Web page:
Question is, how do I attach the circle to the jack and what's the best configuration for a handle, lever? I also need to figure out the best attachment point for the crank handle. I'll have to check the broken thing and see if it already has a spot for the side rod, but I don't think that one had it. I do have the center dowel with the little cap. I wonder if that could somehow be fashioned in to a handle....
 

Eddie_T

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I was going to suggest this then realized you're dealing with a socket rather than a nut. However, the technique can be used just make a hole to fit whatever the jack has on the shaft. It looks like the lumberjocks guy pinned his crank handle on.

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View attachment 25947
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Eddie_T

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Just thinking . . . I wonder if a broomstick or piece of PVC pipe might work to extend the crank to outside the cabinet.
 

zannej

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PVC Is too brittle, IMO. But, maybe I can attach a thick dowel or block around the loop thingy on the jack. I could cut a notch for it and then secure it with a bolt trough the loop. I can see if the guy who did my yard work left any of my tractor parts for attaching things. I might have something small enough to fit in terms of bolts. I think I saw someone use a carriage bolt for some of the handle stuff. If I put a block/dowel on the jack's loop then attach the wheel/round part to that & cut a hole that will fit the carriage bolt on the backside of the wheel and then put another wood dowel secured with a locknut on the bolt so it can pivot but not slide off.
 

Eddie_T

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For the jack shaft extension don't sell PVC short, it's pretty tough plus the jack shaft won't have much strain on it. I have never has any break plus with a heat gun you might be able to mold the end to fit the jack thingy. Also a steel broom or mop handle might have some possibility.

For the drop in leaf inserts use an old countertop maker's trick. Once all else is finished and the machine is in place make a template using manila file folders. The trick is to use the factory edges where ever possible taping the overlapped folders and segments together with masking tape. You may need to use some scrap wood or cardboard to support the folder stock while fitting. When you're through you'll have a template just the size of the insert you need with no measurement required. You can flip it over and tape some of the overlap the bottom to keep it from being too floppy.Then just put it over your insert stock and trace the edges.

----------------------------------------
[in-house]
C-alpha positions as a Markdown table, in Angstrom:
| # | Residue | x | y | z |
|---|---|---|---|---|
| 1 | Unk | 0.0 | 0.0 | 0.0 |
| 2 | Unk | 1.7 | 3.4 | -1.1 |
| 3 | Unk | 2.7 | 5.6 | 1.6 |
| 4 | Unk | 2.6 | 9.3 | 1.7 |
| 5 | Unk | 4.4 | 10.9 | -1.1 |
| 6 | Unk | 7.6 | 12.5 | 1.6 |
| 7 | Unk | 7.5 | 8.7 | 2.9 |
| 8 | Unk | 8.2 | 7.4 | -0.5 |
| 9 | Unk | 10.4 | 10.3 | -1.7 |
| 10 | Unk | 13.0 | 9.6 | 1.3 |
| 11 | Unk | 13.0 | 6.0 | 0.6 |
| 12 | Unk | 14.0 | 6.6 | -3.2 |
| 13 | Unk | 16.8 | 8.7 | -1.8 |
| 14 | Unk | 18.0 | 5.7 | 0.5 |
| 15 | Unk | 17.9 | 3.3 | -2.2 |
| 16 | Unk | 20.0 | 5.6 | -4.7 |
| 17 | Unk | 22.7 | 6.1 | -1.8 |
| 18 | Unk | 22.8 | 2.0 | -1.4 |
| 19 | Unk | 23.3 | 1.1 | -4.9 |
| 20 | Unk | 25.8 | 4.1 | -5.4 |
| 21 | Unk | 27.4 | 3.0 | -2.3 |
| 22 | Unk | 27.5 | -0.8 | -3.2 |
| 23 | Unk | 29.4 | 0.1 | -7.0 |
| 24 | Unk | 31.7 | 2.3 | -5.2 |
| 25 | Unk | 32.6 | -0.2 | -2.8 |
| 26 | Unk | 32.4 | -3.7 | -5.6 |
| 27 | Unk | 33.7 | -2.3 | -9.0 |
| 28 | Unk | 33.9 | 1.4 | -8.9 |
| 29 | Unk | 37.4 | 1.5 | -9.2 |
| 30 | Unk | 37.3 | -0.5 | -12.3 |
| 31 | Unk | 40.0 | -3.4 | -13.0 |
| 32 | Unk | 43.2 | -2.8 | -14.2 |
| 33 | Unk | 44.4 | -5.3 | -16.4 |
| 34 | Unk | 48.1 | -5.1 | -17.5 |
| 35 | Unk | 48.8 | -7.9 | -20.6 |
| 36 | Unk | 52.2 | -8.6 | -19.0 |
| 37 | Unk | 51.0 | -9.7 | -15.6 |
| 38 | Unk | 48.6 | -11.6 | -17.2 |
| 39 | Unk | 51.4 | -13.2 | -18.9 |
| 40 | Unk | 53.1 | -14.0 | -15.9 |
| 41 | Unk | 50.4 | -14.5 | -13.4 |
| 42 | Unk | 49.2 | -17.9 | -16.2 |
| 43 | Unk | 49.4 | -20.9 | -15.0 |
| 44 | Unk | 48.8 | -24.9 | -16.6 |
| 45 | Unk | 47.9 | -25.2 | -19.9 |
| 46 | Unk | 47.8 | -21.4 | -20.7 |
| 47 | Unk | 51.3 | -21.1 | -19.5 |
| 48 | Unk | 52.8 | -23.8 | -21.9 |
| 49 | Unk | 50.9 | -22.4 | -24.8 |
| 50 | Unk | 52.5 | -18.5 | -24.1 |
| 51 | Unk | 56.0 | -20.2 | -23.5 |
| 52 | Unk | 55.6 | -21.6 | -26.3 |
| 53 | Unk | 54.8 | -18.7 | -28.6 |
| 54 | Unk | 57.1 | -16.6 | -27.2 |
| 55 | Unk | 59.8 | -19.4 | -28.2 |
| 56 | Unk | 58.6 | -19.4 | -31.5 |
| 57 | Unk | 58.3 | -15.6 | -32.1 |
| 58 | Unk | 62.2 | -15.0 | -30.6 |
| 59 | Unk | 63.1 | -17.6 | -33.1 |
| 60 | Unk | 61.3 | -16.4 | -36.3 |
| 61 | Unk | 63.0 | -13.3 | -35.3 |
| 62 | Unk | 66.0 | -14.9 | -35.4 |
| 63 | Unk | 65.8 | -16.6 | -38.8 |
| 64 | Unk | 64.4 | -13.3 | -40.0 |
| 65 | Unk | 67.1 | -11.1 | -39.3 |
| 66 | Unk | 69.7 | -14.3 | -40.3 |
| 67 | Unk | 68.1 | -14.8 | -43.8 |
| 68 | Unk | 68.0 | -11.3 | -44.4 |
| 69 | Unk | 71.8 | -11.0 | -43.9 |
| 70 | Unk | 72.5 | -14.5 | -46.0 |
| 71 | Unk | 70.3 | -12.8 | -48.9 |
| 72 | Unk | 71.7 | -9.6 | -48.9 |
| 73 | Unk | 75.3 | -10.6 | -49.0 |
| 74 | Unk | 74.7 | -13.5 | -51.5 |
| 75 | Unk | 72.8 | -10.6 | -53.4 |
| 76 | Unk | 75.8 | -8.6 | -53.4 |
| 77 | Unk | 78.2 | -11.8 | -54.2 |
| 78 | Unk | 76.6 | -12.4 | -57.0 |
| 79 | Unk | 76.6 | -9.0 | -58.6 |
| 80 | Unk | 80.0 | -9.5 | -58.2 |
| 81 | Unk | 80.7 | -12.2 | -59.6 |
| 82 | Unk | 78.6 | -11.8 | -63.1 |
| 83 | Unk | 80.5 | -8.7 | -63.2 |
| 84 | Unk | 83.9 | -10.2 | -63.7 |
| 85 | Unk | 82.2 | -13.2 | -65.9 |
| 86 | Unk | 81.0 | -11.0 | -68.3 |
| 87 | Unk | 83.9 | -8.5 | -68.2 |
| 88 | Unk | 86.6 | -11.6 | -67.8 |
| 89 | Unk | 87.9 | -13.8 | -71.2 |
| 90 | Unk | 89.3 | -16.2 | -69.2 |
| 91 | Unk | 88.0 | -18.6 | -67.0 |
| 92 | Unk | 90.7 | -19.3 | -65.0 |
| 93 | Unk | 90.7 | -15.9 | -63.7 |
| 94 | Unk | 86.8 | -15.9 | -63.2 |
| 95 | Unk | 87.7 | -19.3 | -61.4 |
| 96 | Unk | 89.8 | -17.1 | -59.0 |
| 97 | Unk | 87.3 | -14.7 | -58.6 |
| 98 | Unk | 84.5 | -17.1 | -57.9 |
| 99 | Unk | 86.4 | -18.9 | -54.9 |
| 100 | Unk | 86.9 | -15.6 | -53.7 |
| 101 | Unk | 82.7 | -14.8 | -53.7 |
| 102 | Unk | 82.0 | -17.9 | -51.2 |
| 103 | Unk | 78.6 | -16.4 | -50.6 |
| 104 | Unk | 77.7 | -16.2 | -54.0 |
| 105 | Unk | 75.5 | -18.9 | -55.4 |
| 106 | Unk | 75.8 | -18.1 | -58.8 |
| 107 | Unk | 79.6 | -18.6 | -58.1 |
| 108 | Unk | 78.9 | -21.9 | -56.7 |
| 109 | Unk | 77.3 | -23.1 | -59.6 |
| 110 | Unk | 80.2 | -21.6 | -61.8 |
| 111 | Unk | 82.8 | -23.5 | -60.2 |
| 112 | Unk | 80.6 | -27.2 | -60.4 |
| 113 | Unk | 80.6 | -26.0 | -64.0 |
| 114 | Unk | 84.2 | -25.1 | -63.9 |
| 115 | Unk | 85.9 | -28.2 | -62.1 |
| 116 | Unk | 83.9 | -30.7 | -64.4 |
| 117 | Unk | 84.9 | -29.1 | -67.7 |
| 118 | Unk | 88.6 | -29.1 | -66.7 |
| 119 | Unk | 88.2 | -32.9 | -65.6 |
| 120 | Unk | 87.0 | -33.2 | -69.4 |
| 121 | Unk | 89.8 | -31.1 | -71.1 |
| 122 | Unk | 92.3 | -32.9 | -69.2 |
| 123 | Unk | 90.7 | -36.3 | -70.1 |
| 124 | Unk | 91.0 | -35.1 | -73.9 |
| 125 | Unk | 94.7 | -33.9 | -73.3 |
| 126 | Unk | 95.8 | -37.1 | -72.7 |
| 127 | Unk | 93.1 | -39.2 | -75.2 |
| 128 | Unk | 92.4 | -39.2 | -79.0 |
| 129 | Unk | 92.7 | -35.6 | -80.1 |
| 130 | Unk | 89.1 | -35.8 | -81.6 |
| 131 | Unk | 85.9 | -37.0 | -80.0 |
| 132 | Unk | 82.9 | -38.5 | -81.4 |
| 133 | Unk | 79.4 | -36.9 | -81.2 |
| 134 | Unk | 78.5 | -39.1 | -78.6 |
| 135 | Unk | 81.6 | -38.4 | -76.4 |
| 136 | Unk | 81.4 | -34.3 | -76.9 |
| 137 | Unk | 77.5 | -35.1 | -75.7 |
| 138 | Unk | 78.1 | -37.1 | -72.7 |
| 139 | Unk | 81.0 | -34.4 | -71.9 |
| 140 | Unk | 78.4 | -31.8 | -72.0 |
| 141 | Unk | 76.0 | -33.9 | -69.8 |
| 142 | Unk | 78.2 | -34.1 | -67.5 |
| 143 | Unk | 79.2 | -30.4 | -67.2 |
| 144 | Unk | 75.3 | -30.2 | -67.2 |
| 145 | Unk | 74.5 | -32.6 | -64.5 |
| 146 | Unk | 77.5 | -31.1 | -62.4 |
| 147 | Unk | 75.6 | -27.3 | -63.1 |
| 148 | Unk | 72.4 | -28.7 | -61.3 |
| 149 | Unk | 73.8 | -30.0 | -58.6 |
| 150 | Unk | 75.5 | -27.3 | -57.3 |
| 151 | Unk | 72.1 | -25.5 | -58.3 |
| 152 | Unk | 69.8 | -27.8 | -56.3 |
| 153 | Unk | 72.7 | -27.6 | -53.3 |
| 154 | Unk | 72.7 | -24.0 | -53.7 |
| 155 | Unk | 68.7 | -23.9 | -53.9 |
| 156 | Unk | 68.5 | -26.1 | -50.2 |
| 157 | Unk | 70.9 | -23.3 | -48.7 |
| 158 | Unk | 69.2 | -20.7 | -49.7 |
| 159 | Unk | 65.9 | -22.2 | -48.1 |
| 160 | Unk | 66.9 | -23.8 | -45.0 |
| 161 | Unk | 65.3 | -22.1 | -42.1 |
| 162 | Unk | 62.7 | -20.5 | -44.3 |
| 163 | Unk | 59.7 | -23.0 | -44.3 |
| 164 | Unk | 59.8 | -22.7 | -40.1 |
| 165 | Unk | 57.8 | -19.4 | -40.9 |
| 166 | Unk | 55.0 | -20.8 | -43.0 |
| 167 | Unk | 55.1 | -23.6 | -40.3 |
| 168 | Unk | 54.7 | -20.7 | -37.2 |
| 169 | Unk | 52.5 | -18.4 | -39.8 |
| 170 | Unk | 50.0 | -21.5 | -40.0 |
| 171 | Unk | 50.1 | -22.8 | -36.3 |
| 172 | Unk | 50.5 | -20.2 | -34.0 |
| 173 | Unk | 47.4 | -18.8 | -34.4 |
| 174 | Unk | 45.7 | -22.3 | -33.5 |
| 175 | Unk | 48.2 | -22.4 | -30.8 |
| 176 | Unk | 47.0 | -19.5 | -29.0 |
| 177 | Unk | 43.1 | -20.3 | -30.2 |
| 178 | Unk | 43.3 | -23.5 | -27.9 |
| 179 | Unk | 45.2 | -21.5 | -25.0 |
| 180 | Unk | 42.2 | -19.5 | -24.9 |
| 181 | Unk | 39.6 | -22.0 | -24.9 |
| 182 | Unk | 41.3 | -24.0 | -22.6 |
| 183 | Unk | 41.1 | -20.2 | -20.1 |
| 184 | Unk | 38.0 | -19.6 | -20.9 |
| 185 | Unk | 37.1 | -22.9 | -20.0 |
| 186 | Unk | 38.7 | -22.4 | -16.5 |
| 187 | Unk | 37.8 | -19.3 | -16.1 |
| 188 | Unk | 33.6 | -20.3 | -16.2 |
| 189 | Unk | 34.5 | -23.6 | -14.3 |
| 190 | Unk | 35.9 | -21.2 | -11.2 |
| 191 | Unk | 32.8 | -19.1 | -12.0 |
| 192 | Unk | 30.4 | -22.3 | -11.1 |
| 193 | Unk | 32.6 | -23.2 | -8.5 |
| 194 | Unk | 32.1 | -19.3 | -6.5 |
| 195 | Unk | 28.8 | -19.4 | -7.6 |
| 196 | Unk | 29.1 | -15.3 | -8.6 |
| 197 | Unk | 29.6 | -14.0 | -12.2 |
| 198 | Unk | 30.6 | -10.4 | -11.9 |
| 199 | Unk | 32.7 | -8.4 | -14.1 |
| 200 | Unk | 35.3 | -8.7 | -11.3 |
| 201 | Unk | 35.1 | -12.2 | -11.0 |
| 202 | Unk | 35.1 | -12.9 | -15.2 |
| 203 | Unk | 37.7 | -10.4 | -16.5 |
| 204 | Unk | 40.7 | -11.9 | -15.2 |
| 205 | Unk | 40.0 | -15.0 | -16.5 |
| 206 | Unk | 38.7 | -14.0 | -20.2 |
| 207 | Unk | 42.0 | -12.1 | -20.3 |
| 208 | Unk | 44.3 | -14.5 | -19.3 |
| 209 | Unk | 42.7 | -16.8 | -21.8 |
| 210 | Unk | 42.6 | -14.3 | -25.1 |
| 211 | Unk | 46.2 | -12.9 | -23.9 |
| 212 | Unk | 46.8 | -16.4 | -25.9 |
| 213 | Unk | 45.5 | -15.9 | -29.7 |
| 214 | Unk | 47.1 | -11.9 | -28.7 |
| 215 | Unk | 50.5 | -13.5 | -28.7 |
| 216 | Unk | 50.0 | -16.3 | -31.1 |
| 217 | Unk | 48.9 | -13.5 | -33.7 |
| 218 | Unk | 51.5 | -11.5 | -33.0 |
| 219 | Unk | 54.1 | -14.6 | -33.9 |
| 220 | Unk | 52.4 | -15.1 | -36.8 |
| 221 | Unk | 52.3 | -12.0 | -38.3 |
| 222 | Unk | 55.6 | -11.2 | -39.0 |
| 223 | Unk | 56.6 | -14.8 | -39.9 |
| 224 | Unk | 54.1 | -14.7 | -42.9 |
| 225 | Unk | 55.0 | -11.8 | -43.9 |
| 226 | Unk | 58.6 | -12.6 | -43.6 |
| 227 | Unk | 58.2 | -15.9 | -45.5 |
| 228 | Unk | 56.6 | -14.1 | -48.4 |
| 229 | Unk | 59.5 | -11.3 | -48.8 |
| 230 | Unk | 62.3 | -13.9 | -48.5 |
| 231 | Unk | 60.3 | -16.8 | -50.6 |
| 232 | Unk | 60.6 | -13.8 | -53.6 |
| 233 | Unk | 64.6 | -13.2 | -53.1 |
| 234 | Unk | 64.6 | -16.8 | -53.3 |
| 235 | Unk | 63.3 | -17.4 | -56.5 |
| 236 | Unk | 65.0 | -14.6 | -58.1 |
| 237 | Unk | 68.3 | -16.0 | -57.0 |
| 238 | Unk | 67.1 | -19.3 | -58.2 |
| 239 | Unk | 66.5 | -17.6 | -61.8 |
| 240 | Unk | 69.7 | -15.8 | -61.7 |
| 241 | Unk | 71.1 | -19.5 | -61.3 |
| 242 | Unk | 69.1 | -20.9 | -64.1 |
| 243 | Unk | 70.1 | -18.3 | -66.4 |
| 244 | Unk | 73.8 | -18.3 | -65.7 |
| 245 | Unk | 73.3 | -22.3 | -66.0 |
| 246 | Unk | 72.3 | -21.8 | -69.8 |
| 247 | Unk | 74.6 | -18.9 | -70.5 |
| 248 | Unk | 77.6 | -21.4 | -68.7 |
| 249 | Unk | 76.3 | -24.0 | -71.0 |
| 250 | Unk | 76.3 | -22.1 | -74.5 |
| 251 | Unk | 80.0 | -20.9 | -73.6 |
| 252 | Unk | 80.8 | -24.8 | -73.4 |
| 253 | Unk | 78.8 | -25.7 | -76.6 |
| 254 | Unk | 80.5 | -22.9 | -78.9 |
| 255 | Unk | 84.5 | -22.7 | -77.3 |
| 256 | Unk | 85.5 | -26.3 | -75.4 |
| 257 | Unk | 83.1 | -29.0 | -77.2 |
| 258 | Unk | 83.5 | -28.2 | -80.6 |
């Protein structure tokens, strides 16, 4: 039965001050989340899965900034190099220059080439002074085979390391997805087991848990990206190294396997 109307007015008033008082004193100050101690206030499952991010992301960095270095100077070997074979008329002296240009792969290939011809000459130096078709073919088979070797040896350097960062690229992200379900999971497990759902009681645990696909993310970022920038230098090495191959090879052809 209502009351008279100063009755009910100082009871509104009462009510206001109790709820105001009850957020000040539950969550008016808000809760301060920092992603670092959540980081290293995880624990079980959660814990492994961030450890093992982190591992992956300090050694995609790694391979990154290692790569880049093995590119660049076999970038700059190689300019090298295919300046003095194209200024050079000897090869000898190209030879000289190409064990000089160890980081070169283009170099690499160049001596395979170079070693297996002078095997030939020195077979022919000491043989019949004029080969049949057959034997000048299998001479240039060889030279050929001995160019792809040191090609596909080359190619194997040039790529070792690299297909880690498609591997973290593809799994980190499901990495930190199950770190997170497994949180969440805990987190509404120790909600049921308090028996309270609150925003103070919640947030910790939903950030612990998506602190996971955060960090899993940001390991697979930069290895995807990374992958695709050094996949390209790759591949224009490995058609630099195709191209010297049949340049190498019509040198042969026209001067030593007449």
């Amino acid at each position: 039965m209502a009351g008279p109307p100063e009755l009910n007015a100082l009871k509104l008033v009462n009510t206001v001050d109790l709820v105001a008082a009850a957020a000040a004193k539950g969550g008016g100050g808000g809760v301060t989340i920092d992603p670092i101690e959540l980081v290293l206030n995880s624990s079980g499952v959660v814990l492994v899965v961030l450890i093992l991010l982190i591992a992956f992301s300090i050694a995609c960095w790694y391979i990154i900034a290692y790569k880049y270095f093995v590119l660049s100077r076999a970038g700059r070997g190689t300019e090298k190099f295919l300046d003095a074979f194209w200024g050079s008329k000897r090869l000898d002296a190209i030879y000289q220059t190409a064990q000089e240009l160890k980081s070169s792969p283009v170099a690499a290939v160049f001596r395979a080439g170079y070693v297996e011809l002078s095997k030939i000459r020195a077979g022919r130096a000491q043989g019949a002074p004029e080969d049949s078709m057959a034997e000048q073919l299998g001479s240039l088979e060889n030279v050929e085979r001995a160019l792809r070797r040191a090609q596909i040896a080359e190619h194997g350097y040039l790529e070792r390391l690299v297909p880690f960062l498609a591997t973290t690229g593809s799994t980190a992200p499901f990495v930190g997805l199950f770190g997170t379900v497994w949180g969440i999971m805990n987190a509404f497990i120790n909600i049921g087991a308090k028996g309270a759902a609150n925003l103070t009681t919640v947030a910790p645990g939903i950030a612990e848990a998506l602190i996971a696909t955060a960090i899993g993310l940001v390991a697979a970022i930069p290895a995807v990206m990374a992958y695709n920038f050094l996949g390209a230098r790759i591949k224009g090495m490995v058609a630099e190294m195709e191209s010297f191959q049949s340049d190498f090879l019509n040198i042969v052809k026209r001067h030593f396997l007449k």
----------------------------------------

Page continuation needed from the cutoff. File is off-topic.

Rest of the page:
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zannej

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I"m a monkey and I've broken metal handles before. LOL. I did have an idea though. The metal handle that broke off of a silicone serving spoon (silicone insert came out) fits over the thick dowel that was in the center of the paper towel holder. It fits loosely enough that it can spin easily over the wood. I could use bar soap as soony suggested to lubricate it. I could then add some sort of grip tape to the handle. It will have to be cut shorter obviously, but I can do that with the chop saw. It already has a wooden nub as a stop at the end.

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When I first read the leaf info my brain wasn't working. Now it makes sense. If I'm going to use cardboard at all, it would be better to just use cardboard to begin with instead of manila folders. (I don't have any manila folders but I have a ton of cardboard).

Now I need to figure out how to incorporate this baby in to the mix. I will need a cover for it to make sure the cats don't screw with the threads if they ever get in. It's not quite as big as it looks compared to other sergers. It's a "compact" version and is not too heavy. I will probably put it away when not in use but I don't need a 2nd lift for it- although I might get some sort of tray with handles to make it easier to pick up. Too bad those rev-a-shelf things where she shelf sort of swings out and then under are so expensive (over $460). Photo courtesy of Melba from the FB listing.
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zannej

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Since I want the platform to be stable and have the weight supported well, I'm going to use some 11.8"x7.5" shelf brackets that have a diagonal bar for support. The longer end will be horizontal. I picked that size because I found decent ones for cheap. On the left side of the desk I can have scrap wood blocks attached with hex-head bolts in such a way that they can pivot sideways so they can go under the platform to act as sort of a lock and extra support (Barring just getting sticks or something of different lengths to just prop under there. I can have 1 for each level (planning on 3 height levels). A woodworking magazine recommended using a plastic tube cut up in to bushings to keep the metal from rubbing the wood.
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Rouch sketch of desk:
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I sort of wonder if I could have one long threaded rod that goes from lowest shelf to highest point that would allow me to adjust the exact height of multiple blocks. Here's my sketch of it.
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What do you think? If I anchor the rod properly do you think that could work?
 

Eddie_T

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I am concerned that the lift is too far away from the CG.
 

68bucks

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Could you just use a linear actuator instead of the jack? Might be more expensive but you could just push a button instead of messing with a jack/handle situation.